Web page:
He turned away from the shop and continued down the dark aisle, trying to force the images of Rosa playing with the castle from his mind – the elaborate wedding scene she would stage, the gallant prince fighting for the love of his fair maiden, the hours she would spend lost in the world of her own construction. The beaming smile she would give her father when she opened the present on her birthday. The feel of her tiny arms wrapped around his neck as she squeezed him tightly in appreciation.

            The tear blurred vision did not help. Dark shapes always crept out of the shadows as he made his rounds anyway; but the shapes seemed to creep that little bit nearer through his distorted eyesight. He blinked furiously, rubbing his eyes with the back of his hands, but that only fogged things further. But he did not want to stop and stand still – he had paused for long enough at the shop window, thinking of the toy he could not afford to buy – staying still in the darkness was not a good idea. Anything could be heading towards him; an easy target.

            David shone the torch the full one hundred and eighty degrees in front and to the sides of him. He could turn and look behind, but he did not really want to see what was there.

            He walked to the bottom of the still escalator that transported customers up to the first floor during opening hours, but during his working shift was nothing more than a passageway to further darkness. The torch beam shone against the uppermost step, but beyond that nothing else could be seen in the light.

            He took a deep breath, put one hand on the handrail, and placed a foot on the bottom step.

            ‘Hey,’ a voice growled from behind him.

            David’s jaw set tight and his hand gripped the rail tightly. He placed a shaky leg on the next step, uneasily progressing up the escalator.

            ‘Hey,’ the voice growled again.

            He closed his eyes for a moment as a bead of sweat appeared on his forehead. He licked his lips, trying to moisten his suddenly dried out mouth. Opening his eyes once more, he span around to face the darkness, the beam of his torch parrying across the black, piercing its way through the dark shroud that covered everything, but it revealed nothing.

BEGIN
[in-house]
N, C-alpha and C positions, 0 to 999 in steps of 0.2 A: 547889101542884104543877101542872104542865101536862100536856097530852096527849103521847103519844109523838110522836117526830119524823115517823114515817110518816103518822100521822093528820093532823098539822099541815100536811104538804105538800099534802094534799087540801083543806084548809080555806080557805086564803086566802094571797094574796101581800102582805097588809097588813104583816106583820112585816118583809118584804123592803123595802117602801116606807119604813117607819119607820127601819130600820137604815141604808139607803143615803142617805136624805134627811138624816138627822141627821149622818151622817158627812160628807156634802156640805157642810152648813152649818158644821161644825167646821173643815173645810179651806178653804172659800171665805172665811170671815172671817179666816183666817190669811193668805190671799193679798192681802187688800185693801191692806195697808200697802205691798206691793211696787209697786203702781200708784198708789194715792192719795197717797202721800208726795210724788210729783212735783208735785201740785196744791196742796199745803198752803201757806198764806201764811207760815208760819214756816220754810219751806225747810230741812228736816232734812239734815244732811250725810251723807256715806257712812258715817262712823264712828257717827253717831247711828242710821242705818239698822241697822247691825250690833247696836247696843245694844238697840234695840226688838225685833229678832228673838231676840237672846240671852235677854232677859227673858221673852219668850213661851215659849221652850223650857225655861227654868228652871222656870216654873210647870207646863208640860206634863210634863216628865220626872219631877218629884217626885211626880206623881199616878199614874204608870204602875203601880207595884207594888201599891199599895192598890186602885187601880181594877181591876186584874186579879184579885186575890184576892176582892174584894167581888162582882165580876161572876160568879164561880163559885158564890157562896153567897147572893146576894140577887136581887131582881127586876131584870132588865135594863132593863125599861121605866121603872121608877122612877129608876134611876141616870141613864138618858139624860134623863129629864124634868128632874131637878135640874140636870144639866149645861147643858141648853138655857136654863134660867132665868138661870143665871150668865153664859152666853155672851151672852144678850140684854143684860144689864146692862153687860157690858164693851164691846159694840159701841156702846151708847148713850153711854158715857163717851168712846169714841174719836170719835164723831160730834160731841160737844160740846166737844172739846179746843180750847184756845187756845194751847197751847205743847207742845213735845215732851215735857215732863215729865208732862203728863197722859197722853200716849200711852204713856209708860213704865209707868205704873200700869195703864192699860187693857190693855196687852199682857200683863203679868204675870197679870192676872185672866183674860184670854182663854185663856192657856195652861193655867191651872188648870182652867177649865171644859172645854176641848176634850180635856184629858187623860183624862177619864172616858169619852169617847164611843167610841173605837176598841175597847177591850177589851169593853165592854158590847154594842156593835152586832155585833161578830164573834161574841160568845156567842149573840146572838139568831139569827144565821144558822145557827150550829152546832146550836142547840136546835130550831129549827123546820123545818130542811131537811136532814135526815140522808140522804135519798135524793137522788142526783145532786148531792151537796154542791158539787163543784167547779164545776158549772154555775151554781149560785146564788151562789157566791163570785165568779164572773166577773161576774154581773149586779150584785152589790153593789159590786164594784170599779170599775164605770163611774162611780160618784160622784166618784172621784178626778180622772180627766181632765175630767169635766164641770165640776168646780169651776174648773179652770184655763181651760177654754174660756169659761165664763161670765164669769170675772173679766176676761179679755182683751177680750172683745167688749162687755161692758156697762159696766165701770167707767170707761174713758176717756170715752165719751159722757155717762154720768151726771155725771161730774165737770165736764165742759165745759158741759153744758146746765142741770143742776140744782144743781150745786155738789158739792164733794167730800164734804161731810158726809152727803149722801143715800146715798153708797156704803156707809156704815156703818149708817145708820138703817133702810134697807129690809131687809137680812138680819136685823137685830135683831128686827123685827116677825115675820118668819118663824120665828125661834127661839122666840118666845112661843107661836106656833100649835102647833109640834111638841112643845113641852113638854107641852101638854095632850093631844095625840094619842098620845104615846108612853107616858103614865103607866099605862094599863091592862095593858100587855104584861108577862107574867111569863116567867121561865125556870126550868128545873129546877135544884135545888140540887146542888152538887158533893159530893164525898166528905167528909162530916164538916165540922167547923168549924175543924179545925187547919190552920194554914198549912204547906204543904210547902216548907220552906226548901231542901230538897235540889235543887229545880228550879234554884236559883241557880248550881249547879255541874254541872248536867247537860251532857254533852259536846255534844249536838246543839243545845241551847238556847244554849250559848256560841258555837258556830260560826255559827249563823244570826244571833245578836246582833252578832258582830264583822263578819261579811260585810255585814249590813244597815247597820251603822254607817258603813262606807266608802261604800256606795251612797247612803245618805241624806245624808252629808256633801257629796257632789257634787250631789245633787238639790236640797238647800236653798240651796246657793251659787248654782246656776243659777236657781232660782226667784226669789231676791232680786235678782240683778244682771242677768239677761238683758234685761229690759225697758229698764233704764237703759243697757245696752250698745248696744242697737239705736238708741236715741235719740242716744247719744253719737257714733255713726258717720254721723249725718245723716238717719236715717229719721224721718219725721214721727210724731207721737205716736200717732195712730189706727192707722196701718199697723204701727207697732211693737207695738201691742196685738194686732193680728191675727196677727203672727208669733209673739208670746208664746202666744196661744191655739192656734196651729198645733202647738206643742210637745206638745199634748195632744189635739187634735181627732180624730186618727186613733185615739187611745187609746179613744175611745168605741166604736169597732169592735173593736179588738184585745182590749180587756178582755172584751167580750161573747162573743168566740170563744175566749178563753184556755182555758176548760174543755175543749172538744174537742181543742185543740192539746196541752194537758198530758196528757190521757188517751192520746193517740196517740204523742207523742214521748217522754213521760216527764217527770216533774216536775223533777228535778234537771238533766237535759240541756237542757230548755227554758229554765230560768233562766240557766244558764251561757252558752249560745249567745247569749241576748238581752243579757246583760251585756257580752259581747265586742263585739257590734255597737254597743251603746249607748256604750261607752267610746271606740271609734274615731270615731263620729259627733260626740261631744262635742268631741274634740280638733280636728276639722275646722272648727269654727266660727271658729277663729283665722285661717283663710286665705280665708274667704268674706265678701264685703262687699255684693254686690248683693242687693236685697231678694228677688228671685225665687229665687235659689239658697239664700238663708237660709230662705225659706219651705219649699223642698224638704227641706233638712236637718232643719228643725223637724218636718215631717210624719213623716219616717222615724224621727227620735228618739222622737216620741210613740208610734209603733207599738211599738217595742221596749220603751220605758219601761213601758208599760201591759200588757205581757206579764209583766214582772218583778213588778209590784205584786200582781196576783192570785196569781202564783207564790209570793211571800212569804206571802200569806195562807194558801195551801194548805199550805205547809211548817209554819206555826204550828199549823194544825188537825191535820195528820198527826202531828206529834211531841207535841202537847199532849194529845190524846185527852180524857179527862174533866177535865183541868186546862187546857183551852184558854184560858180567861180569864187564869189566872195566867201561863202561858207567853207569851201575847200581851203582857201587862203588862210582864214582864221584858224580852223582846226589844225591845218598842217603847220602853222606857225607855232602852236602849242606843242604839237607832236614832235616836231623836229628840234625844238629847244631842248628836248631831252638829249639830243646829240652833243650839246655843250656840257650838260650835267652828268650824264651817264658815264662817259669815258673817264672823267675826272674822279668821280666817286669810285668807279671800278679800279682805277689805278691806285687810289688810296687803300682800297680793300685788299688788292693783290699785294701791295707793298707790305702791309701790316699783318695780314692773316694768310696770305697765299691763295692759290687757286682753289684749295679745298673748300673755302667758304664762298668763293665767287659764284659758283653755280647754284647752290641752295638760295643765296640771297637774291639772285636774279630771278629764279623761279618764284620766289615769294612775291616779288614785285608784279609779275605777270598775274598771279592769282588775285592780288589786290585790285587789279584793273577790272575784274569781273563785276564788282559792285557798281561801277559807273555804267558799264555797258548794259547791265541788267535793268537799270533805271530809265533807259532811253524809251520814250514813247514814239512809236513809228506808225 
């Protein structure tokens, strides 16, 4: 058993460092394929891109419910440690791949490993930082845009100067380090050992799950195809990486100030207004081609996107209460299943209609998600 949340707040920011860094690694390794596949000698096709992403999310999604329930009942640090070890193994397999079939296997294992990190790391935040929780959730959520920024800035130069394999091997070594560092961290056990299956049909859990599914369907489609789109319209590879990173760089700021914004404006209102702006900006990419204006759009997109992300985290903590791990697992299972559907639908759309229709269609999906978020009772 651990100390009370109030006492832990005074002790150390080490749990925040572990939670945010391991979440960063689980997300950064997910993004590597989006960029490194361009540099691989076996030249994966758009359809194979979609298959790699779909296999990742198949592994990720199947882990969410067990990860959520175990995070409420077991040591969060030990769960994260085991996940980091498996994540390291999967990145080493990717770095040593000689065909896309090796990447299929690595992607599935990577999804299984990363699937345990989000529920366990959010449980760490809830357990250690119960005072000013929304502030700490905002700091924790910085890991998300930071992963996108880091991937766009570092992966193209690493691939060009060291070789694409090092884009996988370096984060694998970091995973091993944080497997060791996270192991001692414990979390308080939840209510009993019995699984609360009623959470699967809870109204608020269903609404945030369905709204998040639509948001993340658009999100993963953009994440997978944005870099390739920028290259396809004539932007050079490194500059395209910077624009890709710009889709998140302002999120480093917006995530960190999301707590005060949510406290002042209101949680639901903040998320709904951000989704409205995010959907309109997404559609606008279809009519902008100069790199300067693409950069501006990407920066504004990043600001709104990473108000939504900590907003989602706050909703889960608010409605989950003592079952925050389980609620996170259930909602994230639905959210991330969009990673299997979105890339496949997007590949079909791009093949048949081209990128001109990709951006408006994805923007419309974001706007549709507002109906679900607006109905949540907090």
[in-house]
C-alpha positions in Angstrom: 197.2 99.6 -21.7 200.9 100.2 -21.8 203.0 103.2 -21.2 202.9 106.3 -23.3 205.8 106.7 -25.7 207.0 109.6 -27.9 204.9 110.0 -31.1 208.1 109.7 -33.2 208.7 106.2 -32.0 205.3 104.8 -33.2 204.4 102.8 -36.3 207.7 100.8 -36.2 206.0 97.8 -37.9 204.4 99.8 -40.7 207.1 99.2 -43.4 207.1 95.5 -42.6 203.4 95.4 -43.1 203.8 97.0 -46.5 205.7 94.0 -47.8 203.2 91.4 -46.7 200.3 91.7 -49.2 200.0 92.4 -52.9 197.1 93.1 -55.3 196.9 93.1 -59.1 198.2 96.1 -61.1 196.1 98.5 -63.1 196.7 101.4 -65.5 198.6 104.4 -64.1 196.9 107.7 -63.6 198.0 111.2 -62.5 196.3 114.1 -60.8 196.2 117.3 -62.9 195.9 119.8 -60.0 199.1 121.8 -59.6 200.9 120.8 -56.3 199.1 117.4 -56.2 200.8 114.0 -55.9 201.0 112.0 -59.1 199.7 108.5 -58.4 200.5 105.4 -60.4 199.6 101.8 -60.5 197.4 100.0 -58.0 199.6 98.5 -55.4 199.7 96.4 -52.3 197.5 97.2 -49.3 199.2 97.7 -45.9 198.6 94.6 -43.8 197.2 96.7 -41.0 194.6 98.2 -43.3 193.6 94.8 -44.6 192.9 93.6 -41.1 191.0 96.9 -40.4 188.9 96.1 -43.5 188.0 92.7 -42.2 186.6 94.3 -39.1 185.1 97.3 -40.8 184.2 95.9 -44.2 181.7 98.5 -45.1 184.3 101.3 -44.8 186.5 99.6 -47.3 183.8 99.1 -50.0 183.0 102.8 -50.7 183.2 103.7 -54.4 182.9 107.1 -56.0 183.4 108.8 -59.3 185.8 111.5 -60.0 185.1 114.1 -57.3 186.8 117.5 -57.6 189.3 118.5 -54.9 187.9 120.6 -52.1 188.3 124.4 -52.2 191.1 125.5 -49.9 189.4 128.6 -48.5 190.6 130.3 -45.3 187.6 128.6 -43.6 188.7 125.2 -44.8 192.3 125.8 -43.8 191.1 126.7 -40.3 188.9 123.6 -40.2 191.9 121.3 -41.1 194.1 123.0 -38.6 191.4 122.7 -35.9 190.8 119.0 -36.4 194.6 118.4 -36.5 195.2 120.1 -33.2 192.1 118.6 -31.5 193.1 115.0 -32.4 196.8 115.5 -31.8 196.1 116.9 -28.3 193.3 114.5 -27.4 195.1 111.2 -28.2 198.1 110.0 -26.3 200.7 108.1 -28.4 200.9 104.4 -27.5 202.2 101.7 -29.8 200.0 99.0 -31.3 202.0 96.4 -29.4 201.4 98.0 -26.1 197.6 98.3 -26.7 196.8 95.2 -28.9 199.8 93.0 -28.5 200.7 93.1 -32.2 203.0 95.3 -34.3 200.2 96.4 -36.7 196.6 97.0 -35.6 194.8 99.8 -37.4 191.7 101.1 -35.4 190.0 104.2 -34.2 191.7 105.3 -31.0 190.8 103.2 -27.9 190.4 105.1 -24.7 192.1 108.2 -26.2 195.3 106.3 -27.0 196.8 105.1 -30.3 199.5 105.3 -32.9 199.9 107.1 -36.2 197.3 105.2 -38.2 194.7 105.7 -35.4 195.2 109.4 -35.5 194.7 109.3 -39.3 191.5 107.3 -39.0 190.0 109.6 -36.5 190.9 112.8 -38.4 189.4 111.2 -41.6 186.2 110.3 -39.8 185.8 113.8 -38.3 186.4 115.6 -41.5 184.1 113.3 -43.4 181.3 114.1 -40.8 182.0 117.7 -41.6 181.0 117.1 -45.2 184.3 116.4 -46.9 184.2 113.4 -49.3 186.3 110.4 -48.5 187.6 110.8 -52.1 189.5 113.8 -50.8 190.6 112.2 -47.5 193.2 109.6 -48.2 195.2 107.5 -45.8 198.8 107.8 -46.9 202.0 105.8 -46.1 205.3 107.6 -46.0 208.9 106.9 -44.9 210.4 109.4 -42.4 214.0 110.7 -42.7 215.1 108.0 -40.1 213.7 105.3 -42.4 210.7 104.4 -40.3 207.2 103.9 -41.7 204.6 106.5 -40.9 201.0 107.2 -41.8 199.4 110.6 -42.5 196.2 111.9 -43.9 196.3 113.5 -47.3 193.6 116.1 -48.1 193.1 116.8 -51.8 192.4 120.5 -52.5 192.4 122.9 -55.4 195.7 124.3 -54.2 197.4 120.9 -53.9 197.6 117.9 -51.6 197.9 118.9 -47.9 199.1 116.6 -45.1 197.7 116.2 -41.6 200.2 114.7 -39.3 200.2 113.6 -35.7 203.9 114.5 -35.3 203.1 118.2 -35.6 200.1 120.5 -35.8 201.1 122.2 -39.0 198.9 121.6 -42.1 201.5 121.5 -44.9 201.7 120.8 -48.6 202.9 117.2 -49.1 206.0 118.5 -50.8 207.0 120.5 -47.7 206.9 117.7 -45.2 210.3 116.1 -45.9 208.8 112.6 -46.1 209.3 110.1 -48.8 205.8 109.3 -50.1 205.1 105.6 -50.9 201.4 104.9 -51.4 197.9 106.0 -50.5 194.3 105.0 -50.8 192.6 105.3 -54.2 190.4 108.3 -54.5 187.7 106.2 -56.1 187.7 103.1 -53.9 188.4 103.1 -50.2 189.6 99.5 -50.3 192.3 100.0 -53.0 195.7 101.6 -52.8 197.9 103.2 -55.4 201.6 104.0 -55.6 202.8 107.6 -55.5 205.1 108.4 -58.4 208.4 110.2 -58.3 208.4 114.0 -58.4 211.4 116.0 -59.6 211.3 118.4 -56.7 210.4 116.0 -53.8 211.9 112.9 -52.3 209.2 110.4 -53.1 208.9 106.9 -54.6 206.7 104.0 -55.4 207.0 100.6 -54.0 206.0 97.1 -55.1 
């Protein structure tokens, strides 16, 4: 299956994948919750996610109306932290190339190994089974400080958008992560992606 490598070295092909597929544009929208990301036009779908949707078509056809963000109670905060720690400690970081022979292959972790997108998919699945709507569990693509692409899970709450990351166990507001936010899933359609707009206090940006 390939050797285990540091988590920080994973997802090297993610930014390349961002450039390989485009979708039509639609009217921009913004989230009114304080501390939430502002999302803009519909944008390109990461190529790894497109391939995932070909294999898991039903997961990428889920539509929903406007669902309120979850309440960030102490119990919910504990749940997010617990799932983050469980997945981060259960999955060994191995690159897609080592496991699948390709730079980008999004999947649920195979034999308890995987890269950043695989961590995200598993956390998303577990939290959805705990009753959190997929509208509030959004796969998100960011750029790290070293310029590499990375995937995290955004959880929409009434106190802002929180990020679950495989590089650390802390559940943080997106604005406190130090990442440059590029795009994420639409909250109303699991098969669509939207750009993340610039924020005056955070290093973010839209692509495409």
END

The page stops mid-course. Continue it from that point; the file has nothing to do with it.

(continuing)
‘Leave me alone,’ David murmured, afraid to speak too loudly. ‘Please, just leave me alone.’

            ‘You know we can’t do that, Dave,’ the voice said.

            He span around wildly at a hideous giggle that sounded to be coming from the top of the escalator. Once again the torch light revealed nothing; only the remaining few steps ahead of him were visible.

            ‘You want that castle for your little girl, don’t you, Dave?’

            David pulled on the handrail, carefully climbing up the escalator, his legs feeling as though they would collapse underneath him at any second.

            ‘Why don’t you just take it, Dave? You deserve something for all of your years putting up with this job – not seeing your children often, paid a pittance, afraid of the dark.’

            ‘I am not afraid of the dark,’ he whispered through gritted teeth, arriving at the top of the escalator.

            ‘You can’t lie to us, Dave. We’ve been watching you and looking out for you all this time. We know you Dave. You know that.’

            ‘Why don’t you ever show yourselves, then? You’re the ones who are afraid.’

            ‘Oh Dave,’ the voice said in mock pity, ‘you’ve seen us more times than you care to remember. You know what we look like.’

            ‘You’re wrong – I’ve never seen you. I’ve heard you, but I’ve never seen you. Where are you?’

            He swung the torch around and around, spinning wildly on the spot, the beam glancing off shop windows, pillars, advertising boards. There was no one else there;. nothing but inanimate objects hiding in the darkness. Inanimate, yes, but somehow they appeared menacing, consumed by the darkness, perhaps hiding some secret within their shadows. The darkness seemed to creep closer to David, spreading its black fingers across his skin, pulling him in, deeper and deeper until he felt as though he was drowning. The torch did nothing to lighten the black, its sweeping beam doing no more than briefly scar the darkness, but the dark healed quickly leaving no trace of where the light had scraped across it.